House and Senate committees cleared two KLC initiatives on Wednesday. One bill helps first responders retain confidentiality during peer counseling sessions, while another clarifies how a governor makes appointments to the Advisory Council for Recovery Ready Communities and Kentucky Law Enforcement Council (KLEC).
The Senate State and Local Government Committee unanimously approved Senate Bill 64 following testimony from KLC Director of Public Affairs Bryanna L. Carroll, bill sponsor Senator Mike Wilson (R-Bowling Green), and Bowling Green Human Resources Director Erin Hulsey, who explained how last month’s deadly tornadoes highlighted the need. The KLC initiative would help thousands of police, fire, emergency medical services (EMS) employees, and telecommunicators.
“This is an important effort to protect those who protect our communities,” said Senator Wilson.
Hulsey told legislators that the city tried to create a peer counseling group for police but realized that state law only provides confidentiality protections for firefighters. “We decided it was more important to wait for these protections for all first responders than to move forward without them,” she testified.
First responders regularly experience traumatic events throughout their careers, potentially more than once a shift. However, Hulsey said that finding a mental health professional with first responder experience is rare, so peer counseling on the local level is preferred.
Carroll reminded legislators that local government programs do not have the same protections as the Kentucky Fire Commission and the Department of Criminal Justice Training (DOCJT).
The state has around 8,000 law enforcement officers and 21,000 paid and volunteer firefighters. Cities employ roughly 600 EMS personnel and more than 300 dispatchers, and specialty ambulance districts account for nearly 900 EMS personnel.
Senate Bill 64 ensures that communications shared during peer counseling programs remain confidential except in incidents involving threats of suicide or harm and admissions of criminal conduct. “Providing confidential peer support counseling could help communities recruit and retain quality law enforcement officers, firefighters, EMS, and dispatch staff,” Carroll explained. Hulsey agreed that confidentiality is critical in getting first responders to discuss the traumas that can affect their mental health.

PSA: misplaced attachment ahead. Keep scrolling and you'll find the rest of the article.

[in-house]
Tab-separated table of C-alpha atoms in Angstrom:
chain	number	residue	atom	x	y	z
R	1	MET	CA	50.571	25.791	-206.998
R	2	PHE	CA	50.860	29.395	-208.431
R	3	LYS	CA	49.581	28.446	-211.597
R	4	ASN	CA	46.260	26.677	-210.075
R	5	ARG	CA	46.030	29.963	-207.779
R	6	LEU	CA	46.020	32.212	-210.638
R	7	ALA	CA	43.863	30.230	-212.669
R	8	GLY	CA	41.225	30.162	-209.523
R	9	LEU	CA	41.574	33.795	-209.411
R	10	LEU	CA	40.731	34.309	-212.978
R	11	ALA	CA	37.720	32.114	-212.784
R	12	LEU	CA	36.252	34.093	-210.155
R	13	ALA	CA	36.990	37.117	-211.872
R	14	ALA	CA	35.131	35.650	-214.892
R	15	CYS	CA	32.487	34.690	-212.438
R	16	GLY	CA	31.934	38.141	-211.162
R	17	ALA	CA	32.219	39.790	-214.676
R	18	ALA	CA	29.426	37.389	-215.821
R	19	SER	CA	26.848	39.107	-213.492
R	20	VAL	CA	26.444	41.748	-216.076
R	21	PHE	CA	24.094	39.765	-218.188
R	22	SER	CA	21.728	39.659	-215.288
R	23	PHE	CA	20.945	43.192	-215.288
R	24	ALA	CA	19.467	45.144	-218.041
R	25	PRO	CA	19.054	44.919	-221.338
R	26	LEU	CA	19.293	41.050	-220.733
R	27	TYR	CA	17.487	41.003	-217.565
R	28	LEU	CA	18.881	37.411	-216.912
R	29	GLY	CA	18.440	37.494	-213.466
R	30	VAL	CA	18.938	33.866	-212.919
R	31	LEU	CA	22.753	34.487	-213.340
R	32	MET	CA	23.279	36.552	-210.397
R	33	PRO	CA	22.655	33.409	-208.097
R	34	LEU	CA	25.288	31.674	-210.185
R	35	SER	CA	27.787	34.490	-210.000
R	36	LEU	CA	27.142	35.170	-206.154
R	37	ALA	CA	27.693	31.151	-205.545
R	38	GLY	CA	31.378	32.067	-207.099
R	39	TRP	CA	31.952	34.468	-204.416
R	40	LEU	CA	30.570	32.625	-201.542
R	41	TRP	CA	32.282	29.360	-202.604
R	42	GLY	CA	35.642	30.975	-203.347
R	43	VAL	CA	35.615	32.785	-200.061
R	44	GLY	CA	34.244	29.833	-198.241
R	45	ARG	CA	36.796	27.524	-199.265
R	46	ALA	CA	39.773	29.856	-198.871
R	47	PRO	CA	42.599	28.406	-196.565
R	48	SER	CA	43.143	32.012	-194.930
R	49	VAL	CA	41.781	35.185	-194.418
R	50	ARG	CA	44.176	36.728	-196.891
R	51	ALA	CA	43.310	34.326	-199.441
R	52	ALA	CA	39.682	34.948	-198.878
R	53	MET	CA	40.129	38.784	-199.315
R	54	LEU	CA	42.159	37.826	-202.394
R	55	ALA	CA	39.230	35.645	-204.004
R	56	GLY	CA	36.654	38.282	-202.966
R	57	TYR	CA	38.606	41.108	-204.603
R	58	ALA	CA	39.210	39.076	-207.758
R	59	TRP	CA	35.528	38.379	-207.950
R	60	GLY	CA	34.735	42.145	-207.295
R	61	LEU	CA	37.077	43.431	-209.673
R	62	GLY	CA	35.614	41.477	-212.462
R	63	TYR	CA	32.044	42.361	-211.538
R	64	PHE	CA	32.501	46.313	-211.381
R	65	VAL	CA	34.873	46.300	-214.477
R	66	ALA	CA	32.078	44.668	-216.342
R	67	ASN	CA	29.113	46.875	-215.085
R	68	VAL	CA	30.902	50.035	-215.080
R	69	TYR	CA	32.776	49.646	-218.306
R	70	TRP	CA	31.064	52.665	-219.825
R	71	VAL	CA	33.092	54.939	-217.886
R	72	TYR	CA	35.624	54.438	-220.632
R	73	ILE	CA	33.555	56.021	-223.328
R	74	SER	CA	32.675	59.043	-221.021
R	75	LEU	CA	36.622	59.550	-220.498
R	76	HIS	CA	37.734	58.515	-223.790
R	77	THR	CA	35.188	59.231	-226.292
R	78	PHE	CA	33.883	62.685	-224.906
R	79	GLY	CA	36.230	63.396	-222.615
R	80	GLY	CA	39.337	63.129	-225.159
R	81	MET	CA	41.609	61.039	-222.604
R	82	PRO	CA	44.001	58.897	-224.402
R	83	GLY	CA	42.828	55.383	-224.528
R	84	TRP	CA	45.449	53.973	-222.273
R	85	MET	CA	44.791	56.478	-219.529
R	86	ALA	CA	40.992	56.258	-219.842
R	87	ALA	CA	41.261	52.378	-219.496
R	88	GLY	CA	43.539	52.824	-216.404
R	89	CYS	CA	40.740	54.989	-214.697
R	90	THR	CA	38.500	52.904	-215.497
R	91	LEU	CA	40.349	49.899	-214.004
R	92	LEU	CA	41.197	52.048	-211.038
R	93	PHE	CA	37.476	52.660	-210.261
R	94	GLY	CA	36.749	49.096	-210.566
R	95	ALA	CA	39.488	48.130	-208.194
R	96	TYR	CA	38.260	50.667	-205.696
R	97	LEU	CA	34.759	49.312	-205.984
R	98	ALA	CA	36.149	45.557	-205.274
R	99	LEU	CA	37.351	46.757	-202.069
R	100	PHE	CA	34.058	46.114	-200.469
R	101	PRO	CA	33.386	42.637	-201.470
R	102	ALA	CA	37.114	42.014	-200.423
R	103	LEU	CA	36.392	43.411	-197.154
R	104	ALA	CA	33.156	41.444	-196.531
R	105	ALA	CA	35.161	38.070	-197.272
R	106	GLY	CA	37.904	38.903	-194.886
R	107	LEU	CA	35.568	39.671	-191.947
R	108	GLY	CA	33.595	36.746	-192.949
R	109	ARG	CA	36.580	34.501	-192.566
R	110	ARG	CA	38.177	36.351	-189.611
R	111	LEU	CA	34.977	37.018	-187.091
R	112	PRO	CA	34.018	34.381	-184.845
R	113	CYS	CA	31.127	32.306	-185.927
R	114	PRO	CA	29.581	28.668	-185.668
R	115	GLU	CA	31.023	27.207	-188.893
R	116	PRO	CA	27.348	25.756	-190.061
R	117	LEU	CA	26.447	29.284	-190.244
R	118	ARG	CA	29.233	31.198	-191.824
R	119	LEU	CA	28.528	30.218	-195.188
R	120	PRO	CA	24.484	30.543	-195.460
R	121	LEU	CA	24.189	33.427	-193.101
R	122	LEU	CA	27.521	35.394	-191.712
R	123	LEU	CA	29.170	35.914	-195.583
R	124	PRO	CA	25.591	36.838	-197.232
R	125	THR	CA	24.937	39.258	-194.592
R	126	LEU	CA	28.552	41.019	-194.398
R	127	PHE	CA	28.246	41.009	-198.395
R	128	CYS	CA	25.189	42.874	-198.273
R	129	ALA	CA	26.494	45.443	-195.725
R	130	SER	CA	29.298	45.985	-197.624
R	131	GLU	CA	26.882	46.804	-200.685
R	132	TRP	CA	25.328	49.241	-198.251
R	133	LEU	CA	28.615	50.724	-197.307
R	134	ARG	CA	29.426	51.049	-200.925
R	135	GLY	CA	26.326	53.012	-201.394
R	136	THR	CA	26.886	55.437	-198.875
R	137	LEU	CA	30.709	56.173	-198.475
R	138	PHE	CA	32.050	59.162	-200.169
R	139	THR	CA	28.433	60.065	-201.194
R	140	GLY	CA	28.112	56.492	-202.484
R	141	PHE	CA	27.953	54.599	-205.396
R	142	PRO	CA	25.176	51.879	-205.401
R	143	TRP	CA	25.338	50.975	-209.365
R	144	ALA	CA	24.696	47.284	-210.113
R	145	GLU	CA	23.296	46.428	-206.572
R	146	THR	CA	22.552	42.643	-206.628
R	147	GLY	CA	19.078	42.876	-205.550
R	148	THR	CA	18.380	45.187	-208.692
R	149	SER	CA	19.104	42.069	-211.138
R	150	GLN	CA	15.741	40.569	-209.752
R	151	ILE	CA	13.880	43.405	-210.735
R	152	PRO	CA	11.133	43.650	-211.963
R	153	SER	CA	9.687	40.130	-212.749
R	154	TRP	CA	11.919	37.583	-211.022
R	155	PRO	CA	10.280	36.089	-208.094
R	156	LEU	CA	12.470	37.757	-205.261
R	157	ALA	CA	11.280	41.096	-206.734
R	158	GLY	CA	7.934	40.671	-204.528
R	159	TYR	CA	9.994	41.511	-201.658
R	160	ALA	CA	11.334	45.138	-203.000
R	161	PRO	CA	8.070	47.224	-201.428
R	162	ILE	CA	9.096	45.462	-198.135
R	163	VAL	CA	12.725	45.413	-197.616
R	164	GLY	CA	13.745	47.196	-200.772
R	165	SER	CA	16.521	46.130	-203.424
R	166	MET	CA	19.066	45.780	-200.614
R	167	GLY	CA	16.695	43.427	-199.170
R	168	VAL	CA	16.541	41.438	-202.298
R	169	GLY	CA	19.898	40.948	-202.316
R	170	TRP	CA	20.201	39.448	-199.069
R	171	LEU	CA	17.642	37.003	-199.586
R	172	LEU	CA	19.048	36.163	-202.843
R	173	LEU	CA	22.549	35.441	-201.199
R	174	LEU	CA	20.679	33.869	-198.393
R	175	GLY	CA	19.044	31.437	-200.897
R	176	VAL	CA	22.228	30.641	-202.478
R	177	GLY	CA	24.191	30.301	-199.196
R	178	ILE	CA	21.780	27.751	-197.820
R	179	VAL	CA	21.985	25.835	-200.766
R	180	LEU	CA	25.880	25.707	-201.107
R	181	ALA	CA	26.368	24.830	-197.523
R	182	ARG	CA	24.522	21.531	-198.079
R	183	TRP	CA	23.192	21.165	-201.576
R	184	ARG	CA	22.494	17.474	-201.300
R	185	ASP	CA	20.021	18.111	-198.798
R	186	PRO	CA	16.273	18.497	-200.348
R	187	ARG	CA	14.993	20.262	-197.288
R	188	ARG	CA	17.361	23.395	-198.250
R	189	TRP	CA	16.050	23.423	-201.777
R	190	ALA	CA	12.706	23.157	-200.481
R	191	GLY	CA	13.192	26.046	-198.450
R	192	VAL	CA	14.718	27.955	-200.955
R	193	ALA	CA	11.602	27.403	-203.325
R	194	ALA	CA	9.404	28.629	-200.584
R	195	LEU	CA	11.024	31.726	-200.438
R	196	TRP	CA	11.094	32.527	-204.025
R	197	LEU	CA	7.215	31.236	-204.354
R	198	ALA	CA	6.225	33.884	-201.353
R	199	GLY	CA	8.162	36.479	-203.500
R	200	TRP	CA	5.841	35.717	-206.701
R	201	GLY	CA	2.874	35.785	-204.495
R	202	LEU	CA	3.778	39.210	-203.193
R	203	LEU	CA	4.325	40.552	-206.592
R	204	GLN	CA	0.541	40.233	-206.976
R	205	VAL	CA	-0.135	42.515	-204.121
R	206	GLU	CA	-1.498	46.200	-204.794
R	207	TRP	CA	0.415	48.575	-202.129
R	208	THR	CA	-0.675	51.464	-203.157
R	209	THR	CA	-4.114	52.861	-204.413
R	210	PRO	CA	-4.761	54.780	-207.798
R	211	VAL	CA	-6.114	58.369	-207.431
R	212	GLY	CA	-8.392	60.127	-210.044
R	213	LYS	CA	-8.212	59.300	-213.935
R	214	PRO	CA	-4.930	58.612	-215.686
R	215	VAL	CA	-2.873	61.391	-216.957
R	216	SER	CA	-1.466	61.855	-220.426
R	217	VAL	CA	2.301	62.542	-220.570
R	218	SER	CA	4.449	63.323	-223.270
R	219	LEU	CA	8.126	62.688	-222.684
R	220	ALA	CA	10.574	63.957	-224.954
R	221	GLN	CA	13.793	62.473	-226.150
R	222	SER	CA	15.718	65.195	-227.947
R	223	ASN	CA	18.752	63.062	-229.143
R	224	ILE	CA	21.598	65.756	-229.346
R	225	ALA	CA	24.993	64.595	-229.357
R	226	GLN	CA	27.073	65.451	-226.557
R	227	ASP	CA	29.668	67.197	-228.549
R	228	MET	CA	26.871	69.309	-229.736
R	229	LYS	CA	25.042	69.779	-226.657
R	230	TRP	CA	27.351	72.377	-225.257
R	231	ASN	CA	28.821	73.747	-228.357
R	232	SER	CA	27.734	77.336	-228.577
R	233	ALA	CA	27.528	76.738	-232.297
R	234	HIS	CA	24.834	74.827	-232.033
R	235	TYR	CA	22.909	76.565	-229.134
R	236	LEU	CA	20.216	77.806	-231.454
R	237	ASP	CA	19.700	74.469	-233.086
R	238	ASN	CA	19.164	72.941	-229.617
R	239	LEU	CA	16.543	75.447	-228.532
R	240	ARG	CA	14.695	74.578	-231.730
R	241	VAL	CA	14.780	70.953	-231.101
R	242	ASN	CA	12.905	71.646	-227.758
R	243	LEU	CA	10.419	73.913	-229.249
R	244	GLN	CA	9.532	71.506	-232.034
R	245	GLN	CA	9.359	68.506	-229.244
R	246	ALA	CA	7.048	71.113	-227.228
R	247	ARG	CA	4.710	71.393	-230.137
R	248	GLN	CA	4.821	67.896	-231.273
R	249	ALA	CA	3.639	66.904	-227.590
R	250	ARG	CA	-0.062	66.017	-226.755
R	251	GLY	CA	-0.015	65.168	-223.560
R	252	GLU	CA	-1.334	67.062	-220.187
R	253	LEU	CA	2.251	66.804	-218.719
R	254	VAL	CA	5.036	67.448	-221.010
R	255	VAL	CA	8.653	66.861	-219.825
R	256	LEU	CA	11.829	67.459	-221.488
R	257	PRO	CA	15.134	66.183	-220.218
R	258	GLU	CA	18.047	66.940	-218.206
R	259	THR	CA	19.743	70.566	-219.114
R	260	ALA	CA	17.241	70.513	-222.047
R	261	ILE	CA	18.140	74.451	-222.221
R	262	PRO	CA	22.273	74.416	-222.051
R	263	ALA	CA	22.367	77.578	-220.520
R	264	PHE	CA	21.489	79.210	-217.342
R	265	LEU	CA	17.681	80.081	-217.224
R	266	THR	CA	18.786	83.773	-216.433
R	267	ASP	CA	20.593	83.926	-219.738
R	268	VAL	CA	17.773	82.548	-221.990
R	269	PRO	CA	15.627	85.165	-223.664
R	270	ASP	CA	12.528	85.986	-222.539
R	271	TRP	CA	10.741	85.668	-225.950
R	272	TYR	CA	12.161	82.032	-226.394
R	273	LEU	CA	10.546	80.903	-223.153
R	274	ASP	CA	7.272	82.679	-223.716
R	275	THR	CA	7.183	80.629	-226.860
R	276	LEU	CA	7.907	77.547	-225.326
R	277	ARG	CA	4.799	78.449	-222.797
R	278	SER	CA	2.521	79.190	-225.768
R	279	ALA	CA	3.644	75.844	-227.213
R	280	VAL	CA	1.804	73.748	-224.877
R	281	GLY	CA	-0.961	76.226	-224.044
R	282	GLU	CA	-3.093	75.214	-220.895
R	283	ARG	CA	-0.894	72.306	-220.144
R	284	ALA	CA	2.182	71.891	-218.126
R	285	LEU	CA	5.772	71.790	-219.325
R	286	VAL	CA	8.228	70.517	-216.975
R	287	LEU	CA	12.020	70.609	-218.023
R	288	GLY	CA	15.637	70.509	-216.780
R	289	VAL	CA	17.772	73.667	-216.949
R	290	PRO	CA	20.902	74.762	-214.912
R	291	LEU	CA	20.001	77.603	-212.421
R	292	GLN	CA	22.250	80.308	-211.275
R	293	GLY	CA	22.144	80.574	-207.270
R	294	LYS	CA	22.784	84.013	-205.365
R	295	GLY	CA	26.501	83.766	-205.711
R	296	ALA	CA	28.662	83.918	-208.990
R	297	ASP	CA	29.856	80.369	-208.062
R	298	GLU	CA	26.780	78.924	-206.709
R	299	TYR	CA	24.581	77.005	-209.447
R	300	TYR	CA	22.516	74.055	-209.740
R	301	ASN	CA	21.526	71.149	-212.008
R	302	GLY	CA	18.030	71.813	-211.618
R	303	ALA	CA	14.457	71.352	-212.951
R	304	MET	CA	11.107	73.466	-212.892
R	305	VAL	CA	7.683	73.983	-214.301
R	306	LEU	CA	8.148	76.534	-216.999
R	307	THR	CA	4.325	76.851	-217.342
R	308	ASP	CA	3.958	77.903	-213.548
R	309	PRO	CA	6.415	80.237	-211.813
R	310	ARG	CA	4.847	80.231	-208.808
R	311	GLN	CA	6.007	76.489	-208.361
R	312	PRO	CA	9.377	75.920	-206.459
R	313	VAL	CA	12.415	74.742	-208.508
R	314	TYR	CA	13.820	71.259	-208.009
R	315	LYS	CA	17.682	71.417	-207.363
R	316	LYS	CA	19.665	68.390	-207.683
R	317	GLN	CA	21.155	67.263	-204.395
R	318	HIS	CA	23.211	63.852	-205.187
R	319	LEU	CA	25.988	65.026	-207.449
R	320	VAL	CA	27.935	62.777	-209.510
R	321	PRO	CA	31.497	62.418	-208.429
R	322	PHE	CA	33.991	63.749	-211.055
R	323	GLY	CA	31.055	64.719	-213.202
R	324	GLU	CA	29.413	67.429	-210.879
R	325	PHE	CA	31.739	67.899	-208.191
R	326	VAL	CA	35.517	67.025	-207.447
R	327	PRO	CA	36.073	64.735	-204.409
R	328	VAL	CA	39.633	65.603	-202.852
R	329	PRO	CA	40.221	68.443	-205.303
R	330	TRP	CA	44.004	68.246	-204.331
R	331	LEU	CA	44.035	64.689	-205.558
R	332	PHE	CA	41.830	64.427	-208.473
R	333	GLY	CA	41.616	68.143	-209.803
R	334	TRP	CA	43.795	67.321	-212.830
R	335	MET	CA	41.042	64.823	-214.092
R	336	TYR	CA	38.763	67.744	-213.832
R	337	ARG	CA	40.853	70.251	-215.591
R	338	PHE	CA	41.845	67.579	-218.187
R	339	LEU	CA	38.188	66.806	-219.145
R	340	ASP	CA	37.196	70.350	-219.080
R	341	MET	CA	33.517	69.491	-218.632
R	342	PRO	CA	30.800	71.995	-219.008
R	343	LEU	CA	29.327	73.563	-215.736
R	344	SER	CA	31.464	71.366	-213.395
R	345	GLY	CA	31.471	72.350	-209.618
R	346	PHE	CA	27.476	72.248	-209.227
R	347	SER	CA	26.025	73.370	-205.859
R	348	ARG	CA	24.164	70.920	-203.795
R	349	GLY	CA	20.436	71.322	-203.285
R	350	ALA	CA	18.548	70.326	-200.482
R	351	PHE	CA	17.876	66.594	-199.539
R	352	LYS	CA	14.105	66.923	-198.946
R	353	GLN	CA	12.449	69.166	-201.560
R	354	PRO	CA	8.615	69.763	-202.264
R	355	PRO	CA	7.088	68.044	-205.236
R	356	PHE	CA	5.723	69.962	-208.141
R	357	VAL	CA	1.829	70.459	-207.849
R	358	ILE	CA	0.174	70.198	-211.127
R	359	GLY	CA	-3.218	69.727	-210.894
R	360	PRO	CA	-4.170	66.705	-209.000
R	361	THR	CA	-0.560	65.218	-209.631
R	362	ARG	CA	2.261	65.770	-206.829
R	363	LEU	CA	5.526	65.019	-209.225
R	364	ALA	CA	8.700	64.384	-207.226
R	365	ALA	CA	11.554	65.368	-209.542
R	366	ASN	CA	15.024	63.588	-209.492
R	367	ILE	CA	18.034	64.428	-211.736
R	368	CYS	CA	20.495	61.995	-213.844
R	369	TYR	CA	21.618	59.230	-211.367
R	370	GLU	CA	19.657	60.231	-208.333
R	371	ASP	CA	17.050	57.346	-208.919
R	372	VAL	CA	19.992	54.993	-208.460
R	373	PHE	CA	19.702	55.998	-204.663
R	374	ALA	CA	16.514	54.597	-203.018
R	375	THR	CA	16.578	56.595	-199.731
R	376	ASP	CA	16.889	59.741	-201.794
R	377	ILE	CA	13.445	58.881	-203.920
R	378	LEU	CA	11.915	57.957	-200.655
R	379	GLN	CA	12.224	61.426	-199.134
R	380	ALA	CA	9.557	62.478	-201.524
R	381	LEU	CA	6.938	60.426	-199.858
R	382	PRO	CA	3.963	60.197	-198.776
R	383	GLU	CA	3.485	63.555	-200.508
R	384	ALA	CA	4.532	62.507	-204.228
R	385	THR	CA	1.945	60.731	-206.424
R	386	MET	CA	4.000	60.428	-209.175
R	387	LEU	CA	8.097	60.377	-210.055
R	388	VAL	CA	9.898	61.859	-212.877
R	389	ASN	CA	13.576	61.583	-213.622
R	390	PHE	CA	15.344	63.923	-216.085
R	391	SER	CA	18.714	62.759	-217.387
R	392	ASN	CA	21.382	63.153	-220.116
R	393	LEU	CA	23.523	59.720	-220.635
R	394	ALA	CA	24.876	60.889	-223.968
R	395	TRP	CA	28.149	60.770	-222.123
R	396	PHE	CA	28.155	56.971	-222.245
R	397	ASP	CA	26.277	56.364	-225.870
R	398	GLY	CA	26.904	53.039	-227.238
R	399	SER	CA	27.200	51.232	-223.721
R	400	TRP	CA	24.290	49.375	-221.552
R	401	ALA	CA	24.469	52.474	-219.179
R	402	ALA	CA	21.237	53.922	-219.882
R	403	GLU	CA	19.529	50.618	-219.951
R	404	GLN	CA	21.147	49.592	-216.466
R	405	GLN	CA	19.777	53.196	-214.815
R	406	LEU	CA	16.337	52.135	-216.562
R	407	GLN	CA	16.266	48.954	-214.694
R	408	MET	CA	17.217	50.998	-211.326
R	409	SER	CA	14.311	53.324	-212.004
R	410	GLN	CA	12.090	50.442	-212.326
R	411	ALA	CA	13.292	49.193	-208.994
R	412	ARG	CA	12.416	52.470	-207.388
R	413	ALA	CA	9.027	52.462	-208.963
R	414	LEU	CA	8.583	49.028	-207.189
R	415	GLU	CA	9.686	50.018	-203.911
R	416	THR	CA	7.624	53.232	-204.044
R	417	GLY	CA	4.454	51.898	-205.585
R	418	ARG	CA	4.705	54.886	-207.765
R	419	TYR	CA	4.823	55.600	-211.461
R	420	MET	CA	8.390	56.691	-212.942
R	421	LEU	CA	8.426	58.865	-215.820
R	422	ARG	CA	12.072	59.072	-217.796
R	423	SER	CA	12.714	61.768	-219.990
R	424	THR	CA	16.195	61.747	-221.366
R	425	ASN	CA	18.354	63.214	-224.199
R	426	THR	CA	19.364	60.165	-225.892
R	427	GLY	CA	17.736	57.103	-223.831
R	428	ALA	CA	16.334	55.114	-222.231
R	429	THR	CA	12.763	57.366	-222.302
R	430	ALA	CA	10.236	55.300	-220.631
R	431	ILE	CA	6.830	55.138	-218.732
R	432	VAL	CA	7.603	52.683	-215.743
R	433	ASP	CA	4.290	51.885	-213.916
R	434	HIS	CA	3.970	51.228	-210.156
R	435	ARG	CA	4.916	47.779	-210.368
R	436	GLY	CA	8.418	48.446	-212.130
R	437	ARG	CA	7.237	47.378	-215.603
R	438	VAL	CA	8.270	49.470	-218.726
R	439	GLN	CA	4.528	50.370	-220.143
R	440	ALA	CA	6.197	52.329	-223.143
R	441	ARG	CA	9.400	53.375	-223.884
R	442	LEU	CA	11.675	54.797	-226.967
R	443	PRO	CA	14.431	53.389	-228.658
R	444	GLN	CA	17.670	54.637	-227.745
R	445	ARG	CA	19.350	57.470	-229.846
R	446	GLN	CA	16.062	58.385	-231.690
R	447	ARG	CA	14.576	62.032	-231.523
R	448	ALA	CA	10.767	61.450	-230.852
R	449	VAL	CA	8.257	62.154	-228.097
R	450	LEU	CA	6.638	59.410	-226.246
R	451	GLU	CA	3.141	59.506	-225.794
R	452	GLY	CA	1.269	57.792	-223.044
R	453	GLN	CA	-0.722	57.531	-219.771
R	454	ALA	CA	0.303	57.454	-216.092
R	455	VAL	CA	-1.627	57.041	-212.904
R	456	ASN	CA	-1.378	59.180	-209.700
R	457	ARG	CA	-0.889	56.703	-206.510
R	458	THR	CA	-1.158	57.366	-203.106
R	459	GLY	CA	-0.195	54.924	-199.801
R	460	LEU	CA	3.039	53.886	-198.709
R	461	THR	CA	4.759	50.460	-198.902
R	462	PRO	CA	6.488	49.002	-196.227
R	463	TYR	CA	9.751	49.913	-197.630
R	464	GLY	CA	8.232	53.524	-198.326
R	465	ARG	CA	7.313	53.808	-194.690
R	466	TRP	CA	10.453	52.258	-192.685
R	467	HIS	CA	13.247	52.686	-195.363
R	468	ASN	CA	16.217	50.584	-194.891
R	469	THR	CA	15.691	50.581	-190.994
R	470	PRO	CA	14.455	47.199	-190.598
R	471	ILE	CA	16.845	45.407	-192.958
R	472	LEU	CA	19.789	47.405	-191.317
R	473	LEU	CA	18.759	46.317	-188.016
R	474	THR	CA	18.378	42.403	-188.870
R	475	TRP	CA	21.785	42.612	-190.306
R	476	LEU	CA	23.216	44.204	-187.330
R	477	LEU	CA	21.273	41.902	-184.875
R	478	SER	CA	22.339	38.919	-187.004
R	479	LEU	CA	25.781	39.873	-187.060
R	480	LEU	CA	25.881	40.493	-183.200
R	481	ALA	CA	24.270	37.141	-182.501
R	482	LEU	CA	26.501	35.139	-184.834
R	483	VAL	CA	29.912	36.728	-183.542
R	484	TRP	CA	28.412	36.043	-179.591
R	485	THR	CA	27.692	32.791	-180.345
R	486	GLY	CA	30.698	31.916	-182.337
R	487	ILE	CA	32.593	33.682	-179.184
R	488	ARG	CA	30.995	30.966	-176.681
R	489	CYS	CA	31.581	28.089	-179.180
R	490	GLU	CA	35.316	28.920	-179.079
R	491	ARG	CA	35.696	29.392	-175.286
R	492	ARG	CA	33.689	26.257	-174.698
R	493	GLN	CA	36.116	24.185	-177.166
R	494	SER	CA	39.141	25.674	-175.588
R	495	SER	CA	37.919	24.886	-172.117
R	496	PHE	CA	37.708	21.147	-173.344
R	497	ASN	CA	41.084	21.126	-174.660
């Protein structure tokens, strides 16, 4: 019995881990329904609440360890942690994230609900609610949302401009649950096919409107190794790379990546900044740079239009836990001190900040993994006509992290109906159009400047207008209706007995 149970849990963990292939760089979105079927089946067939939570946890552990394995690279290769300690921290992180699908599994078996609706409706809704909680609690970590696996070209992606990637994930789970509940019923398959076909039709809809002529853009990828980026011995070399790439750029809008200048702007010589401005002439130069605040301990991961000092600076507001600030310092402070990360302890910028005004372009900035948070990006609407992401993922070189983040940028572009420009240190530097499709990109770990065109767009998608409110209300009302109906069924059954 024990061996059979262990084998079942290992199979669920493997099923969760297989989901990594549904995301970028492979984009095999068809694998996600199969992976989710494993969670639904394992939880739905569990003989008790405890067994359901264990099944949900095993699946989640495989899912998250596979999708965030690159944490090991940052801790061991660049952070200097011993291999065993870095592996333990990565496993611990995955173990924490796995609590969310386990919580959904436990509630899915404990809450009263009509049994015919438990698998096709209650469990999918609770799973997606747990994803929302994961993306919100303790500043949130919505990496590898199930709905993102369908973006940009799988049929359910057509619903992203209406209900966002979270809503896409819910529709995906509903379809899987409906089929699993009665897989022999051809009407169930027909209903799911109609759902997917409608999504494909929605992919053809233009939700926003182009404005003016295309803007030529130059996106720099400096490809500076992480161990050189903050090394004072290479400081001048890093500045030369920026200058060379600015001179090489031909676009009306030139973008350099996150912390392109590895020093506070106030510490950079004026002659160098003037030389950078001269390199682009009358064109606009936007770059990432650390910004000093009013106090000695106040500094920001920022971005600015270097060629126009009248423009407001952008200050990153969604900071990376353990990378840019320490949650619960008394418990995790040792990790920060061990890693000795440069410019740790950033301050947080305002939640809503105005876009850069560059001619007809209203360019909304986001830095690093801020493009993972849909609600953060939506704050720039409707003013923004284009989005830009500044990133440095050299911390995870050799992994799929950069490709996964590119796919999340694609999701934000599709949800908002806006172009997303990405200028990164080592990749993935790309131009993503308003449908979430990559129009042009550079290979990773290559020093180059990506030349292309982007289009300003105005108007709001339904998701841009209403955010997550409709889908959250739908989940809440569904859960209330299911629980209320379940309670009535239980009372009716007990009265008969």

“I’m disappointed to tell you that on December 11, 2021, the City of Bowling Green didn’t have a plan in place to support our first responders after the horrific events following the tornados that went through our city,” Hulsey remarked. “I am grateful that we were on a path towards a program, which meant that I already had connections with mental health professionals, peer support coordinators from other agencies, and organizations with expertise in critical incident stress management. We did the very best we could, but I never want to have our police officers, dispatchers, and firefighters go through another critical event without a plan and program in place to help each other.”
Senate Majority Floor Leader Damon Thayer (R-Georgetown) made the motion to pass the bill, saying, “This is a really good bill. Senator Wilson and I spent a long time talking about it earlier this week.”
Senate Bill 64 now heads to the full Senate for consideration.
The House Local Government Committee passed a KLC initiative that clarifies how a governor makes appointments to the Advisory Council for Recovery Ready Communities and Kentucky Law Enforcement Council (KLEC).
Committee members unanimously passed House Bill 335 following testimony from sponsor Representative Adam Bowling (R-Middlesboro) and KLC Executive Director/CEO J.D. Chaney.
The measure clarifies that a governor must appoint an organizational representative to the council from a list of three names submitted by that group. Bowling explained that the legislation ensures that organizations vital in the recovery process have a say in who represents them. “I want to clarify that we have no issue with anyone currently serving on the council,” he said. “We have a great group of advocates to help our communities deal with this issue. We want to ensure a proper process for these appointments, similar to the method used for other boards.”
House Bill 335 also requires the governor to follow the same procedure for KLEC appointments.
KLEC oversees police training academies, including those operated by cities. Members of law enforcement and locally elected officials who operate local law enforcement agencies sit on KLEC. “In our case, the mayor or city manager appointed to KLEC would come from a list of three names submitted by the Kentucky League of Cities,” Chaney told the committee. “The governor would appoint a judge/executive from a list of three names submitted by the Kentucky Association of Counties (KACo).”
All current, qualified KLEC appointees would serve through their terms.
The legislation now heads to the House of Representatives for consideration.